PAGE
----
Posts Tagged ‘Genevieve Quick’

Locating Technology: Raiders and Empires

Stephanie Syjuco. RAIDERS: International Booty, Bountiful Harvest (Selections from the Collection of the A____ A__ M_____) (installation view), 2011; digital archival photo prints mounted onto laser-cut wood, hardware, crates; dimensions variable. Courtesy of the Artist and Catharine Clark, San Francisco.

From our partners at Art Practical, today we bring you Genevieve Quick’s most recent “Locating Technology” column, a consideration of artist Stephanie Syjuco’s process and practice: “[Syjuco] prompts viewers to consider more broadly the legality and ethics of museums’ collections, and suggests that museums are institutions of cultural appropriation.” This article was originally published on October 27, 2015. Much of the history of museum collections is related to[…..]

Raiders and Empires

Stephanie Syjuco. Empire/Other: Morphset E, 2013 (video still); 3D animated video. Courtesy of the Artist and FLACC Workplace for Visual Artists, Belgium.

In these projects Syjuco harnesses technologies of distribution and reproduction—the web, photography, and 3D scanning and printing—to create objects that reveal the tangled history of colonization and cultural hybridization.

Mechanized Bodies: Anxiety and Healing in a Global Economy

Vicky Funari and Sergio De La Torre. Maquilapolis (City of Factories) (still by David Maung), 2006; film; 68:00. Courtesy of the Artists.

Today from our partners at Art Practical, we bring you an essay on art, manufacturing, and workers’ bodies. Author Genevieve Quick explains, “Whether in the U.S., Mexico, or India, workers endure the same cycle: becoming part of a larger network of production that can be disassembled and relocated, rendering them redundant. Assembly-line production has taken its toll on workers’ bodies since the beginning of industrialization, and its absence[…..]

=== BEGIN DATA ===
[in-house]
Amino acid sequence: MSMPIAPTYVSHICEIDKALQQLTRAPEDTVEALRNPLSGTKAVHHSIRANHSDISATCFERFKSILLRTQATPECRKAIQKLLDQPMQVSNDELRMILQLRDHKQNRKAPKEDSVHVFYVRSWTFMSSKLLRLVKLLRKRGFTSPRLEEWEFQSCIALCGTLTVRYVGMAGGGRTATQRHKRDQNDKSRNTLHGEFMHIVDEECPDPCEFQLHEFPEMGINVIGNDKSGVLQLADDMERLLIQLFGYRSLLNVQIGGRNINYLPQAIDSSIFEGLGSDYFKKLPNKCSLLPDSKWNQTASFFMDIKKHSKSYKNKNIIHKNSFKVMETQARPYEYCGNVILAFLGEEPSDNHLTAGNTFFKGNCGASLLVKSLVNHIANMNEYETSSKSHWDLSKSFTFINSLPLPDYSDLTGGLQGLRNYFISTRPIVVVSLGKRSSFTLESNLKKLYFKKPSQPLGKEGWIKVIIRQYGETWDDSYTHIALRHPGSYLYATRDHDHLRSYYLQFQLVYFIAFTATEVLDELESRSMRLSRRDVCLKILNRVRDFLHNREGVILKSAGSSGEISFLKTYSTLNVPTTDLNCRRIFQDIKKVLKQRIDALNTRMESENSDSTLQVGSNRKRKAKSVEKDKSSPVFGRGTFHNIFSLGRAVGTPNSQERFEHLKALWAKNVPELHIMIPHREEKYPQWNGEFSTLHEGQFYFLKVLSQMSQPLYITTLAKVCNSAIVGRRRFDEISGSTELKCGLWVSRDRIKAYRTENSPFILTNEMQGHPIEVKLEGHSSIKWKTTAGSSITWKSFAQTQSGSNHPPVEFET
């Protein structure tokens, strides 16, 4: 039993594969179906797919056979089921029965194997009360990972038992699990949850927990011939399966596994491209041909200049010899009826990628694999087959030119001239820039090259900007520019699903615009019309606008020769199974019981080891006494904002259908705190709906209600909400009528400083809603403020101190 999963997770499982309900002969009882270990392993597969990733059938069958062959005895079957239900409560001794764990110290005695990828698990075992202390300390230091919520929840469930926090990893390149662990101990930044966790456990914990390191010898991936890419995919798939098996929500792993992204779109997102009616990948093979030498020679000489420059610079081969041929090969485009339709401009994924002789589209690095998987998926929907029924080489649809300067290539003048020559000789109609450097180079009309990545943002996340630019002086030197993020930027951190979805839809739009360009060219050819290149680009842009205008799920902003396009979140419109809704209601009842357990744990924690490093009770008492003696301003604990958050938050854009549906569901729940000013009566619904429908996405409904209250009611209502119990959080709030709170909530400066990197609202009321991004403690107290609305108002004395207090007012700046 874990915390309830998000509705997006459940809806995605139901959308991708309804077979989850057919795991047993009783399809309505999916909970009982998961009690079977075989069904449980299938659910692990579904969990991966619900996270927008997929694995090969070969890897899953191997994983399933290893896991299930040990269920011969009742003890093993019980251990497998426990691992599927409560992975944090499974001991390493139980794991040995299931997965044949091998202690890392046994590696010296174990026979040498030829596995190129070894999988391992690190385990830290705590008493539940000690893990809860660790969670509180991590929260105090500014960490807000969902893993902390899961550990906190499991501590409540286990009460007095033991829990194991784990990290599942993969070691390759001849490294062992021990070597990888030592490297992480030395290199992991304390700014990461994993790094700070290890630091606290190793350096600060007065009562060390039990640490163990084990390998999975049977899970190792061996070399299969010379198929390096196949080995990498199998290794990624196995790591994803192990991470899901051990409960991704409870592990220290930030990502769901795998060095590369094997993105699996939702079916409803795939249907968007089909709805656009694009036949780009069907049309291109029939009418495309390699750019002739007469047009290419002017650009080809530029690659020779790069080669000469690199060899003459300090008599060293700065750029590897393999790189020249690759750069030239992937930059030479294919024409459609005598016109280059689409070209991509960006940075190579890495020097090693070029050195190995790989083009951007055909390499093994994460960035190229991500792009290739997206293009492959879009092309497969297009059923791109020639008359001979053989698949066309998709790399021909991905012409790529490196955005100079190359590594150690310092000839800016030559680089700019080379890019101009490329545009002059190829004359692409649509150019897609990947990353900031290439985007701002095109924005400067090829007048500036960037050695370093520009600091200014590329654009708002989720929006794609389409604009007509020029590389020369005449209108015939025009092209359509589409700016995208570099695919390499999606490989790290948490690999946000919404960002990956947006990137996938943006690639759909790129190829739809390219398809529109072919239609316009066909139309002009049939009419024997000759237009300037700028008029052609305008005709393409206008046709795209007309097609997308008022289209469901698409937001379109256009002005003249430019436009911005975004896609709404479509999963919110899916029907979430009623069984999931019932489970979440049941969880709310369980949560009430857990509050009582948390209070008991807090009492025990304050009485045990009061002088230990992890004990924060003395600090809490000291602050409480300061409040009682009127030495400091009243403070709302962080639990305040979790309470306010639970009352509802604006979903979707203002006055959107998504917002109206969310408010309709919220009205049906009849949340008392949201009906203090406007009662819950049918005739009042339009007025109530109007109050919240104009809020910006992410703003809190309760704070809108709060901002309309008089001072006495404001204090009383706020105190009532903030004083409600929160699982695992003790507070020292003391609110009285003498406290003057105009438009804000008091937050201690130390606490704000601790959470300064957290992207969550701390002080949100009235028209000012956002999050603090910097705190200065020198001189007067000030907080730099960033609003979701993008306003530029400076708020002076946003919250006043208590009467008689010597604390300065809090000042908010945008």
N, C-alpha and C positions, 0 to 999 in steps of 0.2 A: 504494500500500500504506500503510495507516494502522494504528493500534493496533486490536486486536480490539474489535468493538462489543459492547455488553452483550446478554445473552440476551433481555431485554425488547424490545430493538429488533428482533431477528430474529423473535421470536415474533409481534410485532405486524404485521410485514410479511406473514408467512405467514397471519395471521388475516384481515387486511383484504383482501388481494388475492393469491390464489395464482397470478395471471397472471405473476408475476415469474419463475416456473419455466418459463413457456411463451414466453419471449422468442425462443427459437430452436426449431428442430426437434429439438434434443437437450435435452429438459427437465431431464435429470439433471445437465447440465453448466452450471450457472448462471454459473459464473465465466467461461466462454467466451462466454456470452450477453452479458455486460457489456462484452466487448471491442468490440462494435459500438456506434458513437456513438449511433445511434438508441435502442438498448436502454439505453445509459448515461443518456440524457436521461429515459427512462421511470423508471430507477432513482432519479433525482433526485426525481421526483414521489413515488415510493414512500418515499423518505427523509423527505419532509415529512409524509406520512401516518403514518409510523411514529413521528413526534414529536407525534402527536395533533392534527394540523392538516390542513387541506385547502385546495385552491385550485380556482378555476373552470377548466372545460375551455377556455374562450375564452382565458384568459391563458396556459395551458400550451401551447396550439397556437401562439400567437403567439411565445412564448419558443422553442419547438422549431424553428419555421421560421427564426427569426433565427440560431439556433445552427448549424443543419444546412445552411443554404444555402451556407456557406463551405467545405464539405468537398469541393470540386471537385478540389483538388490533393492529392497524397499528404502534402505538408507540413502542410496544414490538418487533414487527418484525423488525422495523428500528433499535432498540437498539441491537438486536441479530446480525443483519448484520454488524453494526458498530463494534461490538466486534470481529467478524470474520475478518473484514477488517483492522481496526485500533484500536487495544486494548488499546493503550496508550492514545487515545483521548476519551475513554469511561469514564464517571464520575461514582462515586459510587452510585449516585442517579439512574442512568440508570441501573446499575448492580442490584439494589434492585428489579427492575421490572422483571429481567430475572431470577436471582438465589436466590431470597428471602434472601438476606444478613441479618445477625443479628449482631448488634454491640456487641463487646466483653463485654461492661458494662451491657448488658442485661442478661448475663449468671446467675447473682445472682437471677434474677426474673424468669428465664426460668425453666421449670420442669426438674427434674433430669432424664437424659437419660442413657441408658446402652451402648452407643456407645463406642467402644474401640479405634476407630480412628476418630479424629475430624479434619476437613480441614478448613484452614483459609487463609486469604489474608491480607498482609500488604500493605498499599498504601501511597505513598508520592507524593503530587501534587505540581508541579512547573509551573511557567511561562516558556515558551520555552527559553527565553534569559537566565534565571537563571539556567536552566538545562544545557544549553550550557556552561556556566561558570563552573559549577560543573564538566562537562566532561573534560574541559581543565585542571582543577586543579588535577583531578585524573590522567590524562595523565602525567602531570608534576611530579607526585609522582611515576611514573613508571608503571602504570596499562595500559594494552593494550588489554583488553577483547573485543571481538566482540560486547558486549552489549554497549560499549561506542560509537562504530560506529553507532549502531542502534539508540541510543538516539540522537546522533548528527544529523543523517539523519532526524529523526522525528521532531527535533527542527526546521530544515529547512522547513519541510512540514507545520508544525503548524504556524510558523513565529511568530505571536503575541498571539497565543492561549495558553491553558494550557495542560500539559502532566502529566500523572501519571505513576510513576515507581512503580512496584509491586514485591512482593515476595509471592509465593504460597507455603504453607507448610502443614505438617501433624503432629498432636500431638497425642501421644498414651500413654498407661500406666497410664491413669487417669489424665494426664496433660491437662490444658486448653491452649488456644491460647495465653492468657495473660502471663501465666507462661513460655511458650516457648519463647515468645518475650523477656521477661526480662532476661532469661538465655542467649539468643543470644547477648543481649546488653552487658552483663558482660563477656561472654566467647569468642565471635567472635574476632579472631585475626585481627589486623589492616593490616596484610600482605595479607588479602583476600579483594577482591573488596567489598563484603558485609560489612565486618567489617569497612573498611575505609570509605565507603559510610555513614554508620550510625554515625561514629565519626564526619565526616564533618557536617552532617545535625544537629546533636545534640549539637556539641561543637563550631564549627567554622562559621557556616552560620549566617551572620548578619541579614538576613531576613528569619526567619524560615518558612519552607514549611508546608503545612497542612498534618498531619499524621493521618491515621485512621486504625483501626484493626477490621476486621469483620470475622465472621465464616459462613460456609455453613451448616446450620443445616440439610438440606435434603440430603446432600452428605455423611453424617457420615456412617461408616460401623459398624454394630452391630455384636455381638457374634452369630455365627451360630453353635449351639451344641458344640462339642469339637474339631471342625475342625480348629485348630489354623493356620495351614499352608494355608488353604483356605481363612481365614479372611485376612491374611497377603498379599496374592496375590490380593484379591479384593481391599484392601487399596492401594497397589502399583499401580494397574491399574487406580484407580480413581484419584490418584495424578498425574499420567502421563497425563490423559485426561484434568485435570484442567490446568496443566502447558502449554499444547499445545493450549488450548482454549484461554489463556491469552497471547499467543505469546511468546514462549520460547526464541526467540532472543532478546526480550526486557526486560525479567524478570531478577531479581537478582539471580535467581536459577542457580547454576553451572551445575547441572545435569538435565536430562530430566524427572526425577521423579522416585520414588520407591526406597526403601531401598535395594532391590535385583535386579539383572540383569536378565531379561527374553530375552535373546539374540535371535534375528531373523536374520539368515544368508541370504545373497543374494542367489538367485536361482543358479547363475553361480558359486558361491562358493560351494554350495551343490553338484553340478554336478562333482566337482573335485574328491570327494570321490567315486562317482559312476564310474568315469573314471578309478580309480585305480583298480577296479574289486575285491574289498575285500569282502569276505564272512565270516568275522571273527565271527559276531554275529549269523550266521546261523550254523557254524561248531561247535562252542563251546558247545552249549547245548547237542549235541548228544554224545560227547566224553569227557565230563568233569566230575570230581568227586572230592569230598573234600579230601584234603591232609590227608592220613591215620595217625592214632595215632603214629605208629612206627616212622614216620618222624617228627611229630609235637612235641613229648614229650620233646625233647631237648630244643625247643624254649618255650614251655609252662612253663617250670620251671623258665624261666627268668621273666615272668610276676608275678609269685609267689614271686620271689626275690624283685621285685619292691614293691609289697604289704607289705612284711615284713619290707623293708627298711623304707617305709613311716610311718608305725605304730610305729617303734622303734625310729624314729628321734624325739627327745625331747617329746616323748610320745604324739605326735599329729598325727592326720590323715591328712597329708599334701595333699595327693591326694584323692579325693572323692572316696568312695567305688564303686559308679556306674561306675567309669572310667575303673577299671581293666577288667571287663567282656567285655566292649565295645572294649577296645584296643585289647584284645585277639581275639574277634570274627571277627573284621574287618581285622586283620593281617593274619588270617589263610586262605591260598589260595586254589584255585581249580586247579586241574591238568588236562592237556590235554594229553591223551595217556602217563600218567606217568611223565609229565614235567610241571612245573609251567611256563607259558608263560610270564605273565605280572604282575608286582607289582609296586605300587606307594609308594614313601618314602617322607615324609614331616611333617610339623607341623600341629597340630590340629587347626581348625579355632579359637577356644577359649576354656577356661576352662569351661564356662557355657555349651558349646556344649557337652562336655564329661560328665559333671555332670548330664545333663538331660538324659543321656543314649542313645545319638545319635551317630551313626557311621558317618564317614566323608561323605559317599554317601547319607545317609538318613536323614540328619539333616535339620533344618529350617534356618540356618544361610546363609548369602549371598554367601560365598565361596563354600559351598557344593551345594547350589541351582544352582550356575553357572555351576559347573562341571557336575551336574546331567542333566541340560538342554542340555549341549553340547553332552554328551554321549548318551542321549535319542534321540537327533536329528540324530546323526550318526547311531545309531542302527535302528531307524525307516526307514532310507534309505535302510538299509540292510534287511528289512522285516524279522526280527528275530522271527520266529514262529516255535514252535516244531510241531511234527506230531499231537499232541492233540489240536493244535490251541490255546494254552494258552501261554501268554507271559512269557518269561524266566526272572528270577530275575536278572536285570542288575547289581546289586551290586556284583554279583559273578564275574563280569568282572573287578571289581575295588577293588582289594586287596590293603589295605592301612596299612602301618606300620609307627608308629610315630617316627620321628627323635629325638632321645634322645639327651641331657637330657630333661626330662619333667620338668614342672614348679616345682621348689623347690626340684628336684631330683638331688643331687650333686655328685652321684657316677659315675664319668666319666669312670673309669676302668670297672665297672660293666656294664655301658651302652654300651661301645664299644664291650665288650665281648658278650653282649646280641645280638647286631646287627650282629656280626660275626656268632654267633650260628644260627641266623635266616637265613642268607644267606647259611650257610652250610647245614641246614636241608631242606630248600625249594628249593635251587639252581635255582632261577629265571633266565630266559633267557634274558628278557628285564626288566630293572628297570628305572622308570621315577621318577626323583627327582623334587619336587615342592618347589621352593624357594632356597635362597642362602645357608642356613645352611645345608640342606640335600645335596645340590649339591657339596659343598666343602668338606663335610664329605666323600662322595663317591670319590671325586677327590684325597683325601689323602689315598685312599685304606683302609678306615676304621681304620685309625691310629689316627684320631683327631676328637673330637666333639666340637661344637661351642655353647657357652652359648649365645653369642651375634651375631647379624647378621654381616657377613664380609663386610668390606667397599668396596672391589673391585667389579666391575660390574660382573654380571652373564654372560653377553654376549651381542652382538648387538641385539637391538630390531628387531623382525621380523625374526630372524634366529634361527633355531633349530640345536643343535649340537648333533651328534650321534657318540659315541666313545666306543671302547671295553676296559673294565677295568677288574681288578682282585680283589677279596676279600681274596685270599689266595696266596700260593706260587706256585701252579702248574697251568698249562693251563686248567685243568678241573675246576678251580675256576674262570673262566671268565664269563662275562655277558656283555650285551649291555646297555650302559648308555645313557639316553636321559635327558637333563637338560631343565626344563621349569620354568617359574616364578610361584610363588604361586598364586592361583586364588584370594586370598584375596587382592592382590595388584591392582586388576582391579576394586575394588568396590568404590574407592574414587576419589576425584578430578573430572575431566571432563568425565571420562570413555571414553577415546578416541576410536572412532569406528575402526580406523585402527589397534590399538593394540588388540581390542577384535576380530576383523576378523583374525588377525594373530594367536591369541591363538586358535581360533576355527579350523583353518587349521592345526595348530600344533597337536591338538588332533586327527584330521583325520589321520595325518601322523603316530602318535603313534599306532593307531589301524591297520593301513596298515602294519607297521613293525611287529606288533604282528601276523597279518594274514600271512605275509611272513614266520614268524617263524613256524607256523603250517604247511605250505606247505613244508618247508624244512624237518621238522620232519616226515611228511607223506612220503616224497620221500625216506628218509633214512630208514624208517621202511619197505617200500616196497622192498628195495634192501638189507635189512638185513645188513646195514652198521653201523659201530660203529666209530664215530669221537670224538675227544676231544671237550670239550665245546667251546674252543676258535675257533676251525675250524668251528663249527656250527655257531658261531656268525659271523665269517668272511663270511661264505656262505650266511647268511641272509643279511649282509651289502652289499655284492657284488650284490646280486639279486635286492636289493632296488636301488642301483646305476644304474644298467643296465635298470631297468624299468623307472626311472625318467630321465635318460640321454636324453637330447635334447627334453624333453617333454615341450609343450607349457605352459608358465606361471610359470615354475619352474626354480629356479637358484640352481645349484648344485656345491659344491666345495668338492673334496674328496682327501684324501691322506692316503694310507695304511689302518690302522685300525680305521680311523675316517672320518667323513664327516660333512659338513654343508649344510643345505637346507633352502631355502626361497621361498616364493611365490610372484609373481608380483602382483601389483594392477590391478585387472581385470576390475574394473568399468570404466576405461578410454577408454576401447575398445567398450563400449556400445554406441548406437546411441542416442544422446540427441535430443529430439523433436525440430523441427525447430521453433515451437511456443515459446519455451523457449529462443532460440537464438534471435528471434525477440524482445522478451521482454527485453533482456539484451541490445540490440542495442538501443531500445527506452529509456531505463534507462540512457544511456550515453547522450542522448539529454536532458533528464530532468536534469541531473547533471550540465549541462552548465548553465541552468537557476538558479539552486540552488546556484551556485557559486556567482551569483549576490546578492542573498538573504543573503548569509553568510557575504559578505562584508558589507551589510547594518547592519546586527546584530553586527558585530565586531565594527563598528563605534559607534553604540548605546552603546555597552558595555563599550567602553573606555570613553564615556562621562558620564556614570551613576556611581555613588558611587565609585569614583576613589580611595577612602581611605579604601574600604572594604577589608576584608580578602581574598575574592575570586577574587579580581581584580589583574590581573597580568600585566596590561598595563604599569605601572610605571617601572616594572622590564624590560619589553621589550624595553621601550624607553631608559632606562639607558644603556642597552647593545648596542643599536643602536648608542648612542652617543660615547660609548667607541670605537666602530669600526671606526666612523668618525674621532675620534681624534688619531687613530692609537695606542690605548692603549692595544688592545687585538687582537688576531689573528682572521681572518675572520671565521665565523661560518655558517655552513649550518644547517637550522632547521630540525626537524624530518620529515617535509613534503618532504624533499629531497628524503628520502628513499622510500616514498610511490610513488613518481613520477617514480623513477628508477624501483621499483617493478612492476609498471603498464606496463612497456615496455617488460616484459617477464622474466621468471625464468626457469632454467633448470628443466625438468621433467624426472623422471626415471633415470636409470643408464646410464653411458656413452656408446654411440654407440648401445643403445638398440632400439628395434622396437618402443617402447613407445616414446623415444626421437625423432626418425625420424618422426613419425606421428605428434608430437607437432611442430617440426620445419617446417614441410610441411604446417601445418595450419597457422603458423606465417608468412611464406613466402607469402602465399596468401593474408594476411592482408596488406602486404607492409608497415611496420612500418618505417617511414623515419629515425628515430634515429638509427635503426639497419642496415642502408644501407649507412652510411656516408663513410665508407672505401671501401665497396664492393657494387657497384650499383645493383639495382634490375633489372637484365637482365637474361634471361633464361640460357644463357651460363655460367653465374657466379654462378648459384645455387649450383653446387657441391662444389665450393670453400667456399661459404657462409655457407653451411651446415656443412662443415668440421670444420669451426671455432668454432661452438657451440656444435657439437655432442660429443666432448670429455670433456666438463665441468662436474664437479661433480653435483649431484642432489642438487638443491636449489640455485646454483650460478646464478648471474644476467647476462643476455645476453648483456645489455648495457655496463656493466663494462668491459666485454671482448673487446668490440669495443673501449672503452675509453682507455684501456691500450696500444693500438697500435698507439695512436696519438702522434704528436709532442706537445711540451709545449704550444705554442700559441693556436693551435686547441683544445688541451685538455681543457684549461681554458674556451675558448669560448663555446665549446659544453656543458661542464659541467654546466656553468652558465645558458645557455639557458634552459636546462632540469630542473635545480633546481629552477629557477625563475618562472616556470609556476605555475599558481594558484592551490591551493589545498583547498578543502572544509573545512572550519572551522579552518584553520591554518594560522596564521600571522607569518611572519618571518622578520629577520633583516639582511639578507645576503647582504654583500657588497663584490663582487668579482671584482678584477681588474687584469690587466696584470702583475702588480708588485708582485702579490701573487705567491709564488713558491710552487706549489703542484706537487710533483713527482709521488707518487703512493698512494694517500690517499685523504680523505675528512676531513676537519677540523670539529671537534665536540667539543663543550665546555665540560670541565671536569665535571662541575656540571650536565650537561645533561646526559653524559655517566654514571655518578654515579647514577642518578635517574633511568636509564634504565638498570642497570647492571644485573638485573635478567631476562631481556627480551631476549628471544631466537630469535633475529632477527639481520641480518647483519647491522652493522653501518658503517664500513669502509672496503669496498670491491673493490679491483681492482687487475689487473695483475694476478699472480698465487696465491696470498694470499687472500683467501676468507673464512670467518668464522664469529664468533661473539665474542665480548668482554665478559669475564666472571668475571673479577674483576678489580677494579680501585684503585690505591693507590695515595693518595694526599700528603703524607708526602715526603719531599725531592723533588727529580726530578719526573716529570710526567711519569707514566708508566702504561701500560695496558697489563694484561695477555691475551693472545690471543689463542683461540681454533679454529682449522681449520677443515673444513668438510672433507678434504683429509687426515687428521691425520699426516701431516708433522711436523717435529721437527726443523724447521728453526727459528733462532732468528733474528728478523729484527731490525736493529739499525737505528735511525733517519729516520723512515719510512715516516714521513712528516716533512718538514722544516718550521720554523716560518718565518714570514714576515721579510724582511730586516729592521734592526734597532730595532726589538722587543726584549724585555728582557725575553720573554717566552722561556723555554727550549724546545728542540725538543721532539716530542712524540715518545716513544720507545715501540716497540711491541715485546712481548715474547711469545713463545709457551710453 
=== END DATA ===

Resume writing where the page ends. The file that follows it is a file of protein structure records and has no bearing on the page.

Beta Space: Diana Thater at San Jose Museum of Art

Diana Thater. Science, Fiction, 2015; two video projectors, media player, and lights; dimensions variable. Courtesy of the Artist; San Jose Museum of Art, San Jose; and David Zwirner, London/New York.

From our partners at Art Practical, today we bring you a review of Diana Thater’s current solo exhibition at the San Jose Museum of Art. Author Genevieve Quick notes that this exhibition is remarkably similar to ones the artist has already presented: “I am unconvinced that Thater’s minor changes constitute new works or the experimentation that the series seeks to support.” This article was originally published on April 28,[…..]

Jean Conner: Collages at Gallery Paule Anglim

Jean Conner. Untitled (Mother Daughter), 1980; paper collage; 13½ x 9¾ in. Courtesy of the Artist and Gallery Paule Anglim.

Today from our partners at Art Practical, we bring you a review of Jean Conner’s collages at Gallery Paule Anglim in San Francisco. Catch this show if you can! Author Genevieve Quick calls the artist’s work “strongly provocative” and notes, “[Conner’s] confidence and skill in selection, placement, and juxtaposition… create surprising amounts of visual play, leading to strong formal compositions and intriguing ideas.” This article[…..]

#Hashtags – Locating Techonology: Therapeutic Bodies

Shana Moulton and Nick Hallett, featuring Daisy Press. Whispering Pines 10, 2012; performance at San Francisco Museum of Modern Art. Courtesy of the Artist and San Francisco Museum of Modern Art, San Francisco.

From our partners at Art Practical, today we bring you Genevieve Quick’s consideration of performances by Mika Rottenberg and Shana Moulton. The author notes: “As early media artists and feminists have done, Rottenberg and Moulton construct imaginative narratives that probe the unsettling relationship between the body, screens, technology, and contemporary life.” This article was originally published on October 15, 2014. Mika Rottenberg’s and Shana Moulton’s absurdist[…..]

Jessamyn Lovell: Dear Erin Hart at SF Camerawork

Jessamyn Lovell. Following 6 (Fence), 2014; digital print on vinyl; 96 x 133 in. Courtesy of the Artist and SF Camerawork, San Francisco.

From our sister publication Art Practical, today we bring you a review of artist Jessamyn Lovell’s surveillance photography—artwork that has an incredible backstory. Author Genevieve Quick notes, “By leaving the project open-ended, Lovell smartly expands the work beyond revenge and allows viewers to consider its complexities through their own moral codes.” This article was originally published on September 25, 2014. In Jessamyn Lovell’s exhibition Dear Erin Hart,[…..]